For many years now,continuous processes in pharmaceutical production have been the focus of the special machine builders of L.B. Bohle Maschinen + Verfahren GmbH. With the inauguration of the Technology Center, the engineers, scientists, pharmacists and IT developers for the first time closed the loop control circuit of a modular system along the entireprocess including production, sensor technology and controlling.
"Series production is set to start as soon as we have received FDA clearance. There is no need to develop, install and validate a new production line", explained Dr. Hubertus Rehbaum, Manager Scientific Operation at Bohle.
Two basic ideas are at the core of the successful development project: first of all, the best machines for the individual process steps must be optimally linked to each other, both physically and technically in terms of data. "We have leveraged our acknowledged premium quality in the areas of granulation and coating and, with the companies of Gericke and Korsch, have taken on board another two technology leaders for continuous blending/dosing and tablet press technology," said the initiator Lorenz Bohle.
Secondly, the machines had to be equipped with state-of-the-art sensor and measurement technology and all data had to be integrated on a common platform via standardized interfaces. The software integration, in turn, forms the basis of permanent monitoring, controlling and documentation of the continuous production process. Advanced spectroscopy technologies, such as NIR and Raman, enable precise measurement and analysis during the individual production steps," explained the Manager Scientific Operation, Dr. Rehbaum. Consequently, the leading companies in this area, Kaiser Optical Systems, Sentronic and Kraemer Elektronik, have been involved in the project. Nevertheless, a major challenge arose from directly processing this generated data and making it available for use. Together with the IT partners and university scientists, models had to be developed for simulating various processes as well as for defining and automatically initiating corresponding measures and interventions. "Together, we have developed the intelligence of the system, so to speak," said Dr. Rehbaum. This “evolution process” will continue in the future.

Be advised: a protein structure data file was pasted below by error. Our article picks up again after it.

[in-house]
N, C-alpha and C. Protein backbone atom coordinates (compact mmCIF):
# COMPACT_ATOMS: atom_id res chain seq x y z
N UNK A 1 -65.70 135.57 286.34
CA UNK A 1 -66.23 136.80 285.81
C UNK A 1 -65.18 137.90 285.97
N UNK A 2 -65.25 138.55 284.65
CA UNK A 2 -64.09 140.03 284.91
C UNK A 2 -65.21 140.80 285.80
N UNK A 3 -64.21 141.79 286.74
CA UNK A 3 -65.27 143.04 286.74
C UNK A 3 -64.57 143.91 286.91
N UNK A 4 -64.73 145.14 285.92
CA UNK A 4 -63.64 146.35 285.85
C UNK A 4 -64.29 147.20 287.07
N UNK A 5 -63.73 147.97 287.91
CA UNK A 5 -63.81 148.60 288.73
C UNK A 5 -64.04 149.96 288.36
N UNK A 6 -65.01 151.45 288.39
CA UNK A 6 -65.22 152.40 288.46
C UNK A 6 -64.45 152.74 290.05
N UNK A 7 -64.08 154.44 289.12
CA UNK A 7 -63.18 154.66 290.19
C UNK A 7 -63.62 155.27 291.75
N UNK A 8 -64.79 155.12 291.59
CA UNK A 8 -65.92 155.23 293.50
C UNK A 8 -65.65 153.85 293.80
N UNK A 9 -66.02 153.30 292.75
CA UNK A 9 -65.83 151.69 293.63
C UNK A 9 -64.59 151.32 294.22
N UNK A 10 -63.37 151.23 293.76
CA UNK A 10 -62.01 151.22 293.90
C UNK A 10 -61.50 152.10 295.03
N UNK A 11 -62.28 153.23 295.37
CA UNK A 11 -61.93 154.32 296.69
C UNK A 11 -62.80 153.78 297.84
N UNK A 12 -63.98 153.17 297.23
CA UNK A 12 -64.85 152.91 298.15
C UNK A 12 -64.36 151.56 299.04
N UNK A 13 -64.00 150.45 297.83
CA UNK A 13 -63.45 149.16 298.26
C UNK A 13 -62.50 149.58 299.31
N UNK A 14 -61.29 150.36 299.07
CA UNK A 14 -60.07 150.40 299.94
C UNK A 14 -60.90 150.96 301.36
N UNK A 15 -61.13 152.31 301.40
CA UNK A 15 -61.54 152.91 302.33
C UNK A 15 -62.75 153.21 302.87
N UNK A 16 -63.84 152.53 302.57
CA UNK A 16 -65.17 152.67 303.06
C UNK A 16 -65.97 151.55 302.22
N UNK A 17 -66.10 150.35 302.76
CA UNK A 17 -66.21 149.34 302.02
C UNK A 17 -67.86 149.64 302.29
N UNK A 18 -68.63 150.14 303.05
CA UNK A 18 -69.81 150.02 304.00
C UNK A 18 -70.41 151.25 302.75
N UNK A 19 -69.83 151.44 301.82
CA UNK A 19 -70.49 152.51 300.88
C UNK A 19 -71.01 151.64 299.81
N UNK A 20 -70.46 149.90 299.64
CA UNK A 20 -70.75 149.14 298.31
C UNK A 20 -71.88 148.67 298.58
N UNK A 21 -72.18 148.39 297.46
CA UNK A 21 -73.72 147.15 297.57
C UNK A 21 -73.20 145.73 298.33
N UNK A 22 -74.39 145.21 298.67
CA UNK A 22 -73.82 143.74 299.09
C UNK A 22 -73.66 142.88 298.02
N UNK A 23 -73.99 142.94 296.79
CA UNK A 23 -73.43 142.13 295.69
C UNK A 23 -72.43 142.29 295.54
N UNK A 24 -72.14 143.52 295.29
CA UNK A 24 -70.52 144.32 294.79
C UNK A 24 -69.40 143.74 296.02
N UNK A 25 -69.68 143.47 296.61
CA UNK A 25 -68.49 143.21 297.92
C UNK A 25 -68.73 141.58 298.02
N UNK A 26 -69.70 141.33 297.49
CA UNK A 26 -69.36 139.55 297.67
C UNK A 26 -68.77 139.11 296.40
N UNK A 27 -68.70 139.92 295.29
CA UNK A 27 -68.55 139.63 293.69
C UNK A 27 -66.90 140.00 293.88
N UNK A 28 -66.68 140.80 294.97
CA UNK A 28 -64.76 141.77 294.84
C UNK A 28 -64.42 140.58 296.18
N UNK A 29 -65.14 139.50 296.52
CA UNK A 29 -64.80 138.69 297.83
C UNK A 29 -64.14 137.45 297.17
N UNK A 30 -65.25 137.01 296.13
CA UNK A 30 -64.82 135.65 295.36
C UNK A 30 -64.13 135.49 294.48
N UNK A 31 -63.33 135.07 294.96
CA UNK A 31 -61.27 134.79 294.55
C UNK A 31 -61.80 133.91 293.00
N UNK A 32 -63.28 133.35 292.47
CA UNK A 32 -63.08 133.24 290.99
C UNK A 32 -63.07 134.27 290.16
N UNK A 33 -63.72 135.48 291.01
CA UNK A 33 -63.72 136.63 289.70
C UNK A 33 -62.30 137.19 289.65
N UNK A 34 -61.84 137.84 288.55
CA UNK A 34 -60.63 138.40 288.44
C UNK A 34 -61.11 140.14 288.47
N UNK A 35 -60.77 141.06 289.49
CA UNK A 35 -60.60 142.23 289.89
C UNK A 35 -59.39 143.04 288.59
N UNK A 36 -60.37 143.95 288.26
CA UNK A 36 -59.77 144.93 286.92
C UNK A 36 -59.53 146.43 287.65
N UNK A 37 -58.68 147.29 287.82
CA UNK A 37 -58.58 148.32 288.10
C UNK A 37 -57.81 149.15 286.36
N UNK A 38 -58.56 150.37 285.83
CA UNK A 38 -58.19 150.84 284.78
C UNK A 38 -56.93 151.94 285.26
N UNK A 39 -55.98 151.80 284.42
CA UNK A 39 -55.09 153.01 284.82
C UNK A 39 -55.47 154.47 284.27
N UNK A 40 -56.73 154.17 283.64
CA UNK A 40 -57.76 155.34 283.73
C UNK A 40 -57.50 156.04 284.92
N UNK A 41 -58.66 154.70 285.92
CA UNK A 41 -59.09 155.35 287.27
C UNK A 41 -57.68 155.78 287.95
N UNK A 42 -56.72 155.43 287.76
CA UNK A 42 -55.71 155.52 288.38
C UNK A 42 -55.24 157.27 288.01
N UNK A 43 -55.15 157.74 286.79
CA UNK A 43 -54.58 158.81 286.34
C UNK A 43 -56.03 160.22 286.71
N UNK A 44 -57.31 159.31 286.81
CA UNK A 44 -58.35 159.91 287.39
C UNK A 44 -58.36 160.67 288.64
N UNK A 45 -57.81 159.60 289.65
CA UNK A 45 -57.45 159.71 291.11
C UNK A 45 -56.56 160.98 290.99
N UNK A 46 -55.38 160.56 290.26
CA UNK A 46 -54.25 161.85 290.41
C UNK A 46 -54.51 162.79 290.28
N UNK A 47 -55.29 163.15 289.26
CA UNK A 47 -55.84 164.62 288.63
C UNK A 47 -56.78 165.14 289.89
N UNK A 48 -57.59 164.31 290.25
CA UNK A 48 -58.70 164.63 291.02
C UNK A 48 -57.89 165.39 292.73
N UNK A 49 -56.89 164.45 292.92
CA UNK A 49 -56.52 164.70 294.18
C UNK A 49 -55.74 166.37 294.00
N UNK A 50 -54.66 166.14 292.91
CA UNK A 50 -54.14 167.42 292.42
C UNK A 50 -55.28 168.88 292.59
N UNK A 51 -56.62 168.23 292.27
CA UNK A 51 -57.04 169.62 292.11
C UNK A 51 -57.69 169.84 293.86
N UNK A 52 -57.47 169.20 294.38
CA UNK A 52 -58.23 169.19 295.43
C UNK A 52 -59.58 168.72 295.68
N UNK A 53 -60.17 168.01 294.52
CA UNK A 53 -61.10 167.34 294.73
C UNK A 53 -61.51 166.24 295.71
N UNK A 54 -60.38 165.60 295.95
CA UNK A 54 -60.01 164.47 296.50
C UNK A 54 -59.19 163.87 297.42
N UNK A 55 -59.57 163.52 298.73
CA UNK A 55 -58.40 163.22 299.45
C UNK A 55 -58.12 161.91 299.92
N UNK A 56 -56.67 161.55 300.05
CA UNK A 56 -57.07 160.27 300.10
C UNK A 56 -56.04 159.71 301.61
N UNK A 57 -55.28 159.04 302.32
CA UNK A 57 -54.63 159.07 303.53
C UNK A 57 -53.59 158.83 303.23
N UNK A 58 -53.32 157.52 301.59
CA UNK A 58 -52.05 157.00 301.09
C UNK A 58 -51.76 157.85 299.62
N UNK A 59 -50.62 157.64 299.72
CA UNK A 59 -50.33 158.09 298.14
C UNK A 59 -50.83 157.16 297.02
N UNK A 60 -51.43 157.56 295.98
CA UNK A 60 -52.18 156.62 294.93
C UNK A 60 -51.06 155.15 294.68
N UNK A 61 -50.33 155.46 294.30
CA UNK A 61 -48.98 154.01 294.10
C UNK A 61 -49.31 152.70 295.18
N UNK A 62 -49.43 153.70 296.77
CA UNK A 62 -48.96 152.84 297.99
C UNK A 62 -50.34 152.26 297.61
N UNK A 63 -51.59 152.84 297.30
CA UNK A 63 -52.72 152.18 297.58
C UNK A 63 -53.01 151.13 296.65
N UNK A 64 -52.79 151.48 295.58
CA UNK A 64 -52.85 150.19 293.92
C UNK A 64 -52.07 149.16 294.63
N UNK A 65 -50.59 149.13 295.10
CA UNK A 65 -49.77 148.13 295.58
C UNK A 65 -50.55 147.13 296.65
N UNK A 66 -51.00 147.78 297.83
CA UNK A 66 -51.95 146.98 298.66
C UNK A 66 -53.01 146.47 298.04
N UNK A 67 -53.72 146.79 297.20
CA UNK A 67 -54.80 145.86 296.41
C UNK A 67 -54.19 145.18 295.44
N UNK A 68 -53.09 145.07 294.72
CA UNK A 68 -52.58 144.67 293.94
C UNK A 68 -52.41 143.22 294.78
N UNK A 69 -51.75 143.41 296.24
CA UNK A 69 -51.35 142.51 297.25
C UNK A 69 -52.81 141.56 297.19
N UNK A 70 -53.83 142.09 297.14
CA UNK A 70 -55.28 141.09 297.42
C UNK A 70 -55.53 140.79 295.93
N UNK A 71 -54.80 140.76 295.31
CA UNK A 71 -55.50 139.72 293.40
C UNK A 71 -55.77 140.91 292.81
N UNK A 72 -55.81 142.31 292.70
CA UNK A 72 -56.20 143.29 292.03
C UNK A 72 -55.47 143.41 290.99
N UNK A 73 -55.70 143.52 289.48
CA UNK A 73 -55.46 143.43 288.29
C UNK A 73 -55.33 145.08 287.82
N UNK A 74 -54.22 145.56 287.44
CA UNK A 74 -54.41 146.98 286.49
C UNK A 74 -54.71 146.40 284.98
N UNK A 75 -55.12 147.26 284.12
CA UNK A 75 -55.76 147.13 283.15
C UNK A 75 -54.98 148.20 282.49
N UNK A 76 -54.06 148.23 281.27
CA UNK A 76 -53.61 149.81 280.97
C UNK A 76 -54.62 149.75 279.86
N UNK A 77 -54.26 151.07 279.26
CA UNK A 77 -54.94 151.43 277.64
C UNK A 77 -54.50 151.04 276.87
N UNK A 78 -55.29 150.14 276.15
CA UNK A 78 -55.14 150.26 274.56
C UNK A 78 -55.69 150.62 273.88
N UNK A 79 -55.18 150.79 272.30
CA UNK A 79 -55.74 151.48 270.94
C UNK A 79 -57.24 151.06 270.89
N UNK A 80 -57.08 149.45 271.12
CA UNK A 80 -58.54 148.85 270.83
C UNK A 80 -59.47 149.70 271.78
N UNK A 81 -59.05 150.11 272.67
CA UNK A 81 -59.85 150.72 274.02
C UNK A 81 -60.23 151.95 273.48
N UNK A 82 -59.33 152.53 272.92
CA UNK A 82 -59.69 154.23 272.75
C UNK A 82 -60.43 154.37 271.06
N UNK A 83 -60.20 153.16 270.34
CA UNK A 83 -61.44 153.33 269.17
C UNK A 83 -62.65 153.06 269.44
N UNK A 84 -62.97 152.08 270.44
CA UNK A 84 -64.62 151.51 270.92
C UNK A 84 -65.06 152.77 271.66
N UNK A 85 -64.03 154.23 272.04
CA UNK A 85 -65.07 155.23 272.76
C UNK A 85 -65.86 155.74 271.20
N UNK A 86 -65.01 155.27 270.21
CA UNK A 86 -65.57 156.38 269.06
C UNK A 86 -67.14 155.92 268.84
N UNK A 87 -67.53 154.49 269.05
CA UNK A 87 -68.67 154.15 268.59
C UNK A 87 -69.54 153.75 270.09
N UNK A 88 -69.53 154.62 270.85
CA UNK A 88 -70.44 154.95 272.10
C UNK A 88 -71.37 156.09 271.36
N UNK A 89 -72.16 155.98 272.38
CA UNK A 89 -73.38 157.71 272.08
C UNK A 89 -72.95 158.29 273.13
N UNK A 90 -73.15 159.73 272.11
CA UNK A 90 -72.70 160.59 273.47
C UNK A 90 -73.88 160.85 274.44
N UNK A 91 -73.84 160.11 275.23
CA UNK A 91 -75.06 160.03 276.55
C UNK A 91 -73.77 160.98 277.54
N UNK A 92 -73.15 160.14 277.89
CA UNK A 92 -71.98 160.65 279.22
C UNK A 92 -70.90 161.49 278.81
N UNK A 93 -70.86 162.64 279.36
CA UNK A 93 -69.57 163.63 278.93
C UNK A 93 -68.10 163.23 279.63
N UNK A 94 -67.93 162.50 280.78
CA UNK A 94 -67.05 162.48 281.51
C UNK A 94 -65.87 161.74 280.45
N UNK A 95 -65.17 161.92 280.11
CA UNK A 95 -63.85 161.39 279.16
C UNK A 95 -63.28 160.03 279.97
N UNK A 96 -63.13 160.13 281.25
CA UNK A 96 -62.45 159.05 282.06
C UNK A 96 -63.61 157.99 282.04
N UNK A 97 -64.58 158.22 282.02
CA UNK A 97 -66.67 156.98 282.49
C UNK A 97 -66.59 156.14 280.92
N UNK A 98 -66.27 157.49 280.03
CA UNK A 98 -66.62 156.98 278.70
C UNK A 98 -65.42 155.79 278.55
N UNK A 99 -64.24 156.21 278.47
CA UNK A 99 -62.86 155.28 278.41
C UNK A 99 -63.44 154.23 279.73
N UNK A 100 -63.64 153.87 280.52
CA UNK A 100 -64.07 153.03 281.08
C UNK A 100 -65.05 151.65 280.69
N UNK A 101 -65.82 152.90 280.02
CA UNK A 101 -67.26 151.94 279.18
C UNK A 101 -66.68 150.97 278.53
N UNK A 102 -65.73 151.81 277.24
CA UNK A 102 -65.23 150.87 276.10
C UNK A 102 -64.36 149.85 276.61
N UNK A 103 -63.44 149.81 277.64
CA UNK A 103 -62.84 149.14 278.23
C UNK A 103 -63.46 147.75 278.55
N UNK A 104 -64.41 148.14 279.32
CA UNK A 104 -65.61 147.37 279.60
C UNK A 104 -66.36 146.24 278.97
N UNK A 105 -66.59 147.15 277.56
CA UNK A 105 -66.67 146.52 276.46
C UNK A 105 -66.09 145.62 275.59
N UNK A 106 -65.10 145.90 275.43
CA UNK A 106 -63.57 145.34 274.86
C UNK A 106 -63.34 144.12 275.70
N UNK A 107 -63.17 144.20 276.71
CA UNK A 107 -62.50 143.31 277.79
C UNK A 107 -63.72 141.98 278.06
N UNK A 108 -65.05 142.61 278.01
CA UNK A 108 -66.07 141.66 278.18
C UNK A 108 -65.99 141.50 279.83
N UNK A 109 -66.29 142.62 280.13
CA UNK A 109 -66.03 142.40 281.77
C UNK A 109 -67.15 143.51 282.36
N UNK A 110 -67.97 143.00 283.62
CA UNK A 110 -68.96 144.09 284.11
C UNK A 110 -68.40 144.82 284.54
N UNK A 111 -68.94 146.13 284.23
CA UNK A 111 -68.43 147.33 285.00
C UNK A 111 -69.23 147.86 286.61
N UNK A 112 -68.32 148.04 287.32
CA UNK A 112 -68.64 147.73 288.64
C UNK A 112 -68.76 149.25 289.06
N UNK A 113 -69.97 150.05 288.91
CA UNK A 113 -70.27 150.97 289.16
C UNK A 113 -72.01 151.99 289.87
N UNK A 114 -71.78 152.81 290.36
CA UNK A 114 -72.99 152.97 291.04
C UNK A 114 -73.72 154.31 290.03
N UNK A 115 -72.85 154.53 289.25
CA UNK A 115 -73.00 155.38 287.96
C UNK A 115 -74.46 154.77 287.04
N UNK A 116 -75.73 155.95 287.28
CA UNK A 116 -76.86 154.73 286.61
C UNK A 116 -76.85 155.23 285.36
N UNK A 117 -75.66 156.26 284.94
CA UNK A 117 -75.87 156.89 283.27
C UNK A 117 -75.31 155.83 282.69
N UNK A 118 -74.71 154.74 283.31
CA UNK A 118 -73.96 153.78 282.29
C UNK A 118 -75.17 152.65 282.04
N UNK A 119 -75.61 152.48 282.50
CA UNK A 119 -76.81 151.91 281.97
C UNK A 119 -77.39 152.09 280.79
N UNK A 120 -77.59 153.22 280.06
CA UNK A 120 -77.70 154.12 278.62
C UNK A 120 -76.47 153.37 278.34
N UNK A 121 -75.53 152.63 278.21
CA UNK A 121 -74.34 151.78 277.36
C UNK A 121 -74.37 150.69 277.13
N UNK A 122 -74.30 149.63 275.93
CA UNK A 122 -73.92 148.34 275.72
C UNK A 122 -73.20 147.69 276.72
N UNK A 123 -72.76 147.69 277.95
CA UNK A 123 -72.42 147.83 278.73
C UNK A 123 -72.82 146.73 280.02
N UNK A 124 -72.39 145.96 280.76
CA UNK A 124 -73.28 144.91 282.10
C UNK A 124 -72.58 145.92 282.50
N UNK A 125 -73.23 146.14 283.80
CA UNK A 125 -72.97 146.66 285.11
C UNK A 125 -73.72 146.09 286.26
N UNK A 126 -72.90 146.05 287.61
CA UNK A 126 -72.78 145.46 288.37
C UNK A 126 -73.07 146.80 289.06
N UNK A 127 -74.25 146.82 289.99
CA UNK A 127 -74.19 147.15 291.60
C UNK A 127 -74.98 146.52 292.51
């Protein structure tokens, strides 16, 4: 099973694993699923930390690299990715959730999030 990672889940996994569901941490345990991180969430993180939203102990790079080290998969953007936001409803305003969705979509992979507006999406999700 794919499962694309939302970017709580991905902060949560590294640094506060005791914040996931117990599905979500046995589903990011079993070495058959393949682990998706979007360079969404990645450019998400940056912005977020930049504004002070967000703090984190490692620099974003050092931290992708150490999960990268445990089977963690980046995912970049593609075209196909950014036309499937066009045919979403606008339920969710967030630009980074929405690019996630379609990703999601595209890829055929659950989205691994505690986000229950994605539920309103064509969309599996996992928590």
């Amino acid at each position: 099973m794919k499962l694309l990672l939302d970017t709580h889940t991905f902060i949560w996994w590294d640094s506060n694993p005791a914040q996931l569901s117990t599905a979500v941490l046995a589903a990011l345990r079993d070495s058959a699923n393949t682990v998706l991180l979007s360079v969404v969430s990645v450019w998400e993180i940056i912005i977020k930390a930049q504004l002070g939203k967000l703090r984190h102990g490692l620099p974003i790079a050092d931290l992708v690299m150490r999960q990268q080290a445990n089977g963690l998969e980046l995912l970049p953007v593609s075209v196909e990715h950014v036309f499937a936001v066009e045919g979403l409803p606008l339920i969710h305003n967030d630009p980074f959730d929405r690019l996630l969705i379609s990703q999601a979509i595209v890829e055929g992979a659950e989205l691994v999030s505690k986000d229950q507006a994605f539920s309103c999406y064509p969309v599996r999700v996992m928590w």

Highly flexible plant
At the Technology Center at the Bohle headquarters in Ennigerloh, customers from the pharmaceutical industry can now experience the benefits of continuous production first hand. "The unique feature of this plant is that the tablet production can be implemented either without granulation or with dry or wet granulation, in one system“, explained Lorenz Bohle. The modular concept of continuous production offers substantial time savings since it does not require any time-consuming analyses of the product samples between the process steps. Moreover, producers benefit from greater flexibility because the plant can be quickly converted to different products.
Investments of more than two million euros
EUR 2 million has been invested in the glass-fronted building alone. "In the coming years, we will make available several million euros for the cooperation in order to push the issue of continuous production further ahead," announced the owner. The permanent measuring, monitoring and controlling of the production throughout the entire process is decisive for the customers. The investor, L. B. Bohle Maschinen + Verfahren GmbH will also manage the Technology Center. "We encourage experts to come to Ennigerloh," commented Lorenz Bohle on the breakthrough of continuous production technologies in the pharmaceutical industry.
Holistic approach as an advantage
This opportunity was also identified by the partner from the University of Düsseldorf, Prof. Peter Kleinebudde: "Given our long-standing and trustful cooperation, it was only natural to join the project as a scientific partner for developing the continuous production line". The "holistic approach" of this new form of production is especially interesting. "The objective is to link the individual process steps and to ensure consistency with constant parameters. To this day, this could not be guaranteed by science", said Prof. Peter Kleinebudde.